I know blind discipleship has occurred over and over again but it does not have to be that way. Granted there is a justifiable fear of leadership due to people like Jimmy Jones, Hitler, Stalin, 911, Islamic and Mormon fundamentalism, the genocidal movements in the Sudan, Uganda and other parts of Africa and the Shinning Path in Peru.
Even accomplished people like Carl Rogers and Buddha himself, taught that “if you see the Buddha in your path, slay him.” This has been the mantra of the ‘everyone is their own leader’ movement.
However, having faith in others is also a virtue that society at large has lost to some degree or in large measure. To insist that my way is my only way is to insist that all others must see me as a fearless leader - loner. We do not need Buddhists to think like we do to work well with them; we do not need any other Christian denomination to think like we do before we can work together; we do not need Democrats or Republicans to think like we do before we negotiate, we do not need atheists to think like we before we respect them and listen. Let’s keep the focus on working towards a better world and not on dogmatic tenets. A careful reading of Paul’s Epistle to Philemon and the Gospels teach us that virtue cannot be obtained by legislating behavior or insisting in perfect compliance with dogmas or laws. It is the spiritual vitality underneath compliance and belief that makes all the difference between theological dictatorship and spiritual direction.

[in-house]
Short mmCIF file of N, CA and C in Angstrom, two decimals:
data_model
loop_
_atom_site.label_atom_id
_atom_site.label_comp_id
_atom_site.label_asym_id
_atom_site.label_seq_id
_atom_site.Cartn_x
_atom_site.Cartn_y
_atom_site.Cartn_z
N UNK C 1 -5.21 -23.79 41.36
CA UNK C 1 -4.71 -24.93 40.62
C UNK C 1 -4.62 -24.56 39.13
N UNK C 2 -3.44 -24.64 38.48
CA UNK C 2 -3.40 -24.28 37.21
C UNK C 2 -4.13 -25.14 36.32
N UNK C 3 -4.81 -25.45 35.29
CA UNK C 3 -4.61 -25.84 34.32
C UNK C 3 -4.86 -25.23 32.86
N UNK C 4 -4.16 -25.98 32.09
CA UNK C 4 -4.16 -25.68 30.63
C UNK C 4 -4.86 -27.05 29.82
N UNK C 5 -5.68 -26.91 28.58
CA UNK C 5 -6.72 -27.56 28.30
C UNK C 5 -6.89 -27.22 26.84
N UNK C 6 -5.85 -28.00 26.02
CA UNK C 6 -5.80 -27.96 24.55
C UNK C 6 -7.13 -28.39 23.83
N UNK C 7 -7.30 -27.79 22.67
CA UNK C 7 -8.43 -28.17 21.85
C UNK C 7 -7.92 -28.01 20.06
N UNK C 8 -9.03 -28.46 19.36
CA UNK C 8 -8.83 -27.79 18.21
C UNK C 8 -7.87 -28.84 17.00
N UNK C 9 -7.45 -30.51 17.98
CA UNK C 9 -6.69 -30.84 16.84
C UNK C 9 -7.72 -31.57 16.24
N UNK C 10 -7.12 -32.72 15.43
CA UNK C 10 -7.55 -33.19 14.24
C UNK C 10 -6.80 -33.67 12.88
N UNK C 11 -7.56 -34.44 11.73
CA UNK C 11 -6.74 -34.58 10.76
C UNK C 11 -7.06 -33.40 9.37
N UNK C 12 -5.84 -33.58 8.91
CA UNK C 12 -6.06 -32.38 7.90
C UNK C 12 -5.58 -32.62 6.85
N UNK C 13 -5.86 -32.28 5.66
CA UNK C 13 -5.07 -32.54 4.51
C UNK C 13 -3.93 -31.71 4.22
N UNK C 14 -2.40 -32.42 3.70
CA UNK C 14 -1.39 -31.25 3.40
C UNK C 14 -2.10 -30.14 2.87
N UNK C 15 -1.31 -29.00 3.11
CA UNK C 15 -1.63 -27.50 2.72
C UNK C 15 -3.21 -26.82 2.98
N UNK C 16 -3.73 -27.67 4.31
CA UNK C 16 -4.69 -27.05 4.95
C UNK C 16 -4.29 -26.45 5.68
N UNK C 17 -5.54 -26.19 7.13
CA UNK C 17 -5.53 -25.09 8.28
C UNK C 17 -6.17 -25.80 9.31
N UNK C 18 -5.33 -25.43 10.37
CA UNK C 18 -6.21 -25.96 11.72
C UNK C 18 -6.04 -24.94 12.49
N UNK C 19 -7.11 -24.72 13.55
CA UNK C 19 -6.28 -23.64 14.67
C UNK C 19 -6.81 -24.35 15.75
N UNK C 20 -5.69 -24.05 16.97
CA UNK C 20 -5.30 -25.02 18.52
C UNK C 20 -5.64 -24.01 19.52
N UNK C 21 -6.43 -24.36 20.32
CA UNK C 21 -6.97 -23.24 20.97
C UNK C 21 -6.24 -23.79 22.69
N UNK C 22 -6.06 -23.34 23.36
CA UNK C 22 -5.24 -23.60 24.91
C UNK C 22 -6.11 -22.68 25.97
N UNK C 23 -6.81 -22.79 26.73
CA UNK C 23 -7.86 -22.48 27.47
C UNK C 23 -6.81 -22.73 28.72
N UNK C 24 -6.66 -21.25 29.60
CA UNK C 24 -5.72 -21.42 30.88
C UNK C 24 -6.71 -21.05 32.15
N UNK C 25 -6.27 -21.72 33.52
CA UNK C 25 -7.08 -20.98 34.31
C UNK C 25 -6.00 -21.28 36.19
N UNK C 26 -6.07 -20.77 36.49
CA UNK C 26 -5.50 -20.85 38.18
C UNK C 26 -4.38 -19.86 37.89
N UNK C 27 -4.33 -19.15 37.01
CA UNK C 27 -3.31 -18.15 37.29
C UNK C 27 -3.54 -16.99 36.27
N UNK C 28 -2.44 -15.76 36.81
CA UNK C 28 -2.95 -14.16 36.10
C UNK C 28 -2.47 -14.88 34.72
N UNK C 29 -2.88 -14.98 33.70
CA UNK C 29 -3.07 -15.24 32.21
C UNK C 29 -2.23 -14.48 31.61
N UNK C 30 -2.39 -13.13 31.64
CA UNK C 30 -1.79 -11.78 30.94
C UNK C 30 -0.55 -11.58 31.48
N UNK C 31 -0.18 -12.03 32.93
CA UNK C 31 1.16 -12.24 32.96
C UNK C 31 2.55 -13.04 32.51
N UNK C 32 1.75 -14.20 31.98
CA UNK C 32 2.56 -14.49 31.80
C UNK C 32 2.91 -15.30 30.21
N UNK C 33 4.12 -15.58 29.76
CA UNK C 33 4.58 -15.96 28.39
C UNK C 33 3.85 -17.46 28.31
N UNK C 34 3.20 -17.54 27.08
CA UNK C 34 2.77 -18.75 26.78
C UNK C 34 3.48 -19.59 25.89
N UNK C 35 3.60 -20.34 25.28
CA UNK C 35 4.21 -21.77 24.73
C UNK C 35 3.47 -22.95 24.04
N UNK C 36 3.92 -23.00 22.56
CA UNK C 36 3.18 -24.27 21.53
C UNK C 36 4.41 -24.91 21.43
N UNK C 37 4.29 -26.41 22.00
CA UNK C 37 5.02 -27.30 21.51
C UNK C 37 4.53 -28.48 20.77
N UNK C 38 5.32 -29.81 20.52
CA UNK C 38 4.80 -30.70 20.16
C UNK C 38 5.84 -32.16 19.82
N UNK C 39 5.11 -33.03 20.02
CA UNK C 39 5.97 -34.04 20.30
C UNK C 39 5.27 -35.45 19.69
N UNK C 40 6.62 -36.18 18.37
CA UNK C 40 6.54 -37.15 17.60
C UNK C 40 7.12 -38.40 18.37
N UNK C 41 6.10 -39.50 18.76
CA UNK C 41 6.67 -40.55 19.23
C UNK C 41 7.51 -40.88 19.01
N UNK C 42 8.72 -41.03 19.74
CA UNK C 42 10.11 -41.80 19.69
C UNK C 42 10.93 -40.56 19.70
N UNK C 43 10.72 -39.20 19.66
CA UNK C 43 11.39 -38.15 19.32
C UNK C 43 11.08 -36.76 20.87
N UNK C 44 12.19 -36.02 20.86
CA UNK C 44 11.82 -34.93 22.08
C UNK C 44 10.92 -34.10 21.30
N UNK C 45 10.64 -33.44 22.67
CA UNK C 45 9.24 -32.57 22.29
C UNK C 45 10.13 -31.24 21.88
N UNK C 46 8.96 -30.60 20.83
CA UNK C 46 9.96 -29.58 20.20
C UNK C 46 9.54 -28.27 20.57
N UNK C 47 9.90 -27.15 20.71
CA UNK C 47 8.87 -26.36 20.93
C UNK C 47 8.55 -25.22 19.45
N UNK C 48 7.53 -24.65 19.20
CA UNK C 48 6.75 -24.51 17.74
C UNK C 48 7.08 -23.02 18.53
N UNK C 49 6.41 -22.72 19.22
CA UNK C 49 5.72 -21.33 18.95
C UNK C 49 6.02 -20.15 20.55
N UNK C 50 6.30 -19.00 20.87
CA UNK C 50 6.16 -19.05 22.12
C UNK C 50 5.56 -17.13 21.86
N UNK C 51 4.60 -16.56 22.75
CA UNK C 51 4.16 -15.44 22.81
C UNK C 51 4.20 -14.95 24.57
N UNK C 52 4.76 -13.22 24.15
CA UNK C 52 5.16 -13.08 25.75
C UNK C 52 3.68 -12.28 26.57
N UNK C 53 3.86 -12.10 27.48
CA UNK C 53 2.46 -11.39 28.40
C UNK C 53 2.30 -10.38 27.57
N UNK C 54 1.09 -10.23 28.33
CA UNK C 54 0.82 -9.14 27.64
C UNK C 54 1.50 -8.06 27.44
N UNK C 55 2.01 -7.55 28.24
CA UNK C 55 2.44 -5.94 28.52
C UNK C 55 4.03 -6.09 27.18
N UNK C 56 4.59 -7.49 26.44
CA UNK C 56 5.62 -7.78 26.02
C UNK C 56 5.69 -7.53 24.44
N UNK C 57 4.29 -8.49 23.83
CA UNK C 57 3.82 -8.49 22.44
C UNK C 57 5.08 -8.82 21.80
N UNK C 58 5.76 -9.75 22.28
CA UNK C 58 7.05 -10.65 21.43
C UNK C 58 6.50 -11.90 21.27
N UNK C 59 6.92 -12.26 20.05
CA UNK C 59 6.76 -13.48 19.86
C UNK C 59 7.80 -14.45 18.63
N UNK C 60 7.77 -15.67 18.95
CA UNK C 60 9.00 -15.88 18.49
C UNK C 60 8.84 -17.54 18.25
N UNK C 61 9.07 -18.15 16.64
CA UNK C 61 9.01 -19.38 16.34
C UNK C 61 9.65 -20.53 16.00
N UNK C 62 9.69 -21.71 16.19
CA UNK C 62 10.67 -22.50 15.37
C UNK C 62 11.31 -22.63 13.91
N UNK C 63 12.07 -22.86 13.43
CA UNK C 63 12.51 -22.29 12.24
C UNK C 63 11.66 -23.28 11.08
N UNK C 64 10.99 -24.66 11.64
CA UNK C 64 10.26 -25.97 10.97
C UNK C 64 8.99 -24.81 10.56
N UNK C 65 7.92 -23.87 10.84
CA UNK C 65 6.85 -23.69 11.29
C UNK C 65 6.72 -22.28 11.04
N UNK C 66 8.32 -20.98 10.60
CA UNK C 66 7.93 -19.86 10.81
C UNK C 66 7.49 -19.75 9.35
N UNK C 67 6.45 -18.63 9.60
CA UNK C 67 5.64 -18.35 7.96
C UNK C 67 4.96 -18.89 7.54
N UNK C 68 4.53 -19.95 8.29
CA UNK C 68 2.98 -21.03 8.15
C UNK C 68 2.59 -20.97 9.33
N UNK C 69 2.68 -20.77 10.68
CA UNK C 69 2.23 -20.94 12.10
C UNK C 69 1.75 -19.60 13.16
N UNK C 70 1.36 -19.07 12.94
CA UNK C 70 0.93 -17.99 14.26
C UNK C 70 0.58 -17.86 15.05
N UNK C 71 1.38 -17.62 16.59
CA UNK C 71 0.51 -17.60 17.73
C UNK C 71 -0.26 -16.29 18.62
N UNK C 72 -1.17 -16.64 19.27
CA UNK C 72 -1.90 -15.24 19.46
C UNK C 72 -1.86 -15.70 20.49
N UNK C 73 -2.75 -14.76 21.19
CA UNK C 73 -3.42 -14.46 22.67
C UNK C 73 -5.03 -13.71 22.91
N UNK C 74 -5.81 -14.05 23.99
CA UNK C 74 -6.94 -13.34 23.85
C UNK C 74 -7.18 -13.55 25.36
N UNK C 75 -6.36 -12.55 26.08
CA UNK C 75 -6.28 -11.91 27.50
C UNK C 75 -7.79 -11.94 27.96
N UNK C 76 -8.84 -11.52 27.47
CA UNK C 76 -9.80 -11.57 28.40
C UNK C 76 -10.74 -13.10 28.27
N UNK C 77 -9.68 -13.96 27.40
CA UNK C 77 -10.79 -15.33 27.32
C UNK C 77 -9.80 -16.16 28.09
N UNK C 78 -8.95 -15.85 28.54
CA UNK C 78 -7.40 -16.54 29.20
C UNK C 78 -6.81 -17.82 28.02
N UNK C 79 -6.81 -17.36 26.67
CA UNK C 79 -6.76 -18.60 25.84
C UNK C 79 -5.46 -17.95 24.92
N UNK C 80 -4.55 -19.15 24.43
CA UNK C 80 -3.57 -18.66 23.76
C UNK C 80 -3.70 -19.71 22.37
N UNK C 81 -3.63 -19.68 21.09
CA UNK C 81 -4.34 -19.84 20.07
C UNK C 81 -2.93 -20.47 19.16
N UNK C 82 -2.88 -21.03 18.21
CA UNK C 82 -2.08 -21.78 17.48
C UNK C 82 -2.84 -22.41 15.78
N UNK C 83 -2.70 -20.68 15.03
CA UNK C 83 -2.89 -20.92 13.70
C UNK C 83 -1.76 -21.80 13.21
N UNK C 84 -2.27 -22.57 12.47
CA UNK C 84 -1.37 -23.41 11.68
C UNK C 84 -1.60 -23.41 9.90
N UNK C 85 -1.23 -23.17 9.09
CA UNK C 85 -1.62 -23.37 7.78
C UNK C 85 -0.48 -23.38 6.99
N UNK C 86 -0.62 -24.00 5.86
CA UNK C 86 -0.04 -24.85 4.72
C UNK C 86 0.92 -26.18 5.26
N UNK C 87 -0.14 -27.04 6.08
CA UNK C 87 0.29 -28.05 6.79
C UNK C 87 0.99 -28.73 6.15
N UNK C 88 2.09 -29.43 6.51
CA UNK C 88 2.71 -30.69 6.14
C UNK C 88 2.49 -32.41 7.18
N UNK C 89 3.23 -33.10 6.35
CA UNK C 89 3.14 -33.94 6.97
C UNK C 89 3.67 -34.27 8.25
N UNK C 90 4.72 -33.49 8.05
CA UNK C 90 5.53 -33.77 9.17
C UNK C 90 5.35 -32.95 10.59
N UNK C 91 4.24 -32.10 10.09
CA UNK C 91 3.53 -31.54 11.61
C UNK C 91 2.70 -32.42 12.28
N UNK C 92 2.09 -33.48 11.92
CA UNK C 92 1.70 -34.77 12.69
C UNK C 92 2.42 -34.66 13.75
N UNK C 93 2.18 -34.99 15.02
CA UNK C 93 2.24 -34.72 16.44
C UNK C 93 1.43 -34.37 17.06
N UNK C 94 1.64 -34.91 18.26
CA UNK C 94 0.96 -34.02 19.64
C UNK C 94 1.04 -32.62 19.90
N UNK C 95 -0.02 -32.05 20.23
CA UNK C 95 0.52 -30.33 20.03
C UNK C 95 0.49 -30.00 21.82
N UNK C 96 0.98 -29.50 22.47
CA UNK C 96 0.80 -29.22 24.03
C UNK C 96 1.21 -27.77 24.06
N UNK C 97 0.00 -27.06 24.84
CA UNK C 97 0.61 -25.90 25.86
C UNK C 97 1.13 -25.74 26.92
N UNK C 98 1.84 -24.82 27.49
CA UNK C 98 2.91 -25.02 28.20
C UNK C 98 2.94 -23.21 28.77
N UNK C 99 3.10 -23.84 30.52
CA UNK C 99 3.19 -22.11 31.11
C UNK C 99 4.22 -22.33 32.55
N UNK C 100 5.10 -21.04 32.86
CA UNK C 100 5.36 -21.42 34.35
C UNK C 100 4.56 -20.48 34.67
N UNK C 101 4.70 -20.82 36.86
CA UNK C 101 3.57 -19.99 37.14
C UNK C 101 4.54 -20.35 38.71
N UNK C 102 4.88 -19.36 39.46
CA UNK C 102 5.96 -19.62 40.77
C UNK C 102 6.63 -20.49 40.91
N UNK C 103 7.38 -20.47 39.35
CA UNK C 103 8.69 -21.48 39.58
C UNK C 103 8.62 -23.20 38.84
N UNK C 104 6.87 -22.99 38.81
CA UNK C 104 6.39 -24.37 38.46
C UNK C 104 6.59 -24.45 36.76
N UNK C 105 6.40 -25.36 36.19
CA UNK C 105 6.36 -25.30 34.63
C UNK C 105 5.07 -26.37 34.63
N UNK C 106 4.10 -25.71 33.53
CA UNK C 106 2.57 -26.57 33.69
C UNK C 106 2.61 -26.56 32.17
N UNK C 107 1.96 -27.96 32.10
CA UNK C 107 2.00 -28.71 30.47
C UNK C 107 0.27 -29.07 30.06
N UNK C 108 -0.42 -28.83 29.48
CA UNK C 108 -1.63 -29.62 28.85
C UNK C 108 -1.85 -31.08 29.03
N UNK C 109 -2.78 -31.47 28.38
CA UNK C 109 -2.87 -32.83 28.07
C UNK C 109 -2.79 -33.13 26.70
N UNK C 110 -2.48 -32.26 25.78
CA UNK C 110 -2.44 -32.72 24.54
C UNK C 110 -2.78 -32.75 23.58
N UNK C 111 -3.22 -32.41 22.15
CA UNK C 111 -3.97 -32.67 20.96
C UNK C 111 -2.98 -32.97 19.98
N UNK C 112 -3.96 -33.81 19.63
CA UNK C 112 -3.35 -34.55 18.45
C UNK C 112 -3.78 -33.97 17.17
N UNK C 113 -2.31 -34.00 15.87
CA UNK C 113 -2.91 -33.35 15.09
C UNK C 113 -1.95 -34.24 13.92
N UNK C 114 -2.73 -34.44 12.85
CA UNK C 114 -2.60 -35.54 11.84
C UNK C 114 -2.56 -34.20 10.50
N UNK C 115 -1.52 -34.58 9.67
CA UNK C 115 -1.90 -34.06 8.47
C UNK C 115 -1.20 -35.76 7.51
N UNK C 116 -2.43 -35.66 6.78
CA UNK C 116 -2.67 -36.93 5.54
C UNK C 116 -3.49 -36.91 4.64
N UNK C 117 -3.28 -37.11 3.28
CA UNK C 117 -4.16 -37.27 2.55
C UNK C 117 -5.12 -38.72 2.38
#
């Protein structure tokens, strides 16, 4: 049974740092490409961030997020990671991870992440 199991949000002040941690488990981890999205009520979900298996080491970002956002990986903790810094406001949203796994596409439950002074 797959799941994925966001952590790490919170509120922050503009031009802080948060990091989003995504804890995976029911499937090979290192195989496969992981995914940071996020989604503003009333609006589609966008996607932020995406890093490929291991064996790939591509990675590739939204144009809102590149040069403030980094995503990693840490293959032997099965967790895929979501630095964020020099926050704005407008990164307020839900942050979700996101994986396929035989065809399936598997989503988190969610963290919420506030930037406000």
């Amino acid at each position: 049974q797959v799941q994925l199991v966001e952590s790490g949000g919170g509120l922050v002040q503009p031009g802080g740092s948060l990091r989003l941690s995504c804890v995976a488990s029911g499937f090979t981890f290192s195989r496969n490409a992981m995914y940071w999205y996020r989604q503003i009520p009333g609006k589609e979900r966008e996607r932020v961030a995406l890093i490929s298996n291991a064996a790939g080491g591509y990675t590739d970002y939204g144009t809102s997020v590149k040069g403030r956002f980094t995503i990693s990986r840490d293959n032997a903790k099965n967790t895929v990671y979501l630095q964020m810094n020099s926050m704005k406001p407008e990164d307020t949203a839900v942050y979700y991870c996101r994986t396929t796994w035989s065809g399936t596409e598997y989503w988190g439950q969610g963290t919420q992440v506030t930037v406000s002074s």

We must not judge or compare Christian leadership with any other form of political or social leadership. The reason is that Christian leadership is basically a servant form of leadership. We want to develop leadership in others even more then leading ourselves. It is a way of serving others so that their gifts and ideas flower into personal and social success. This is leading and following at the same time – something Christ and John did well.
We strive for this kind of leadership in the NCCNA and pray that he Holy Spirit gives us the strength to do so.

The previous article was taken from the writings of Bishop William A. Wettingfeld, NCCNA

"This is how God showed his love among us: He sent his one and only Son into the world that we might live through him. This is love: not that we loved God, but that he loved us and sent his Son as an atoning sacrifice for our sins. " (1 John 4:9-10)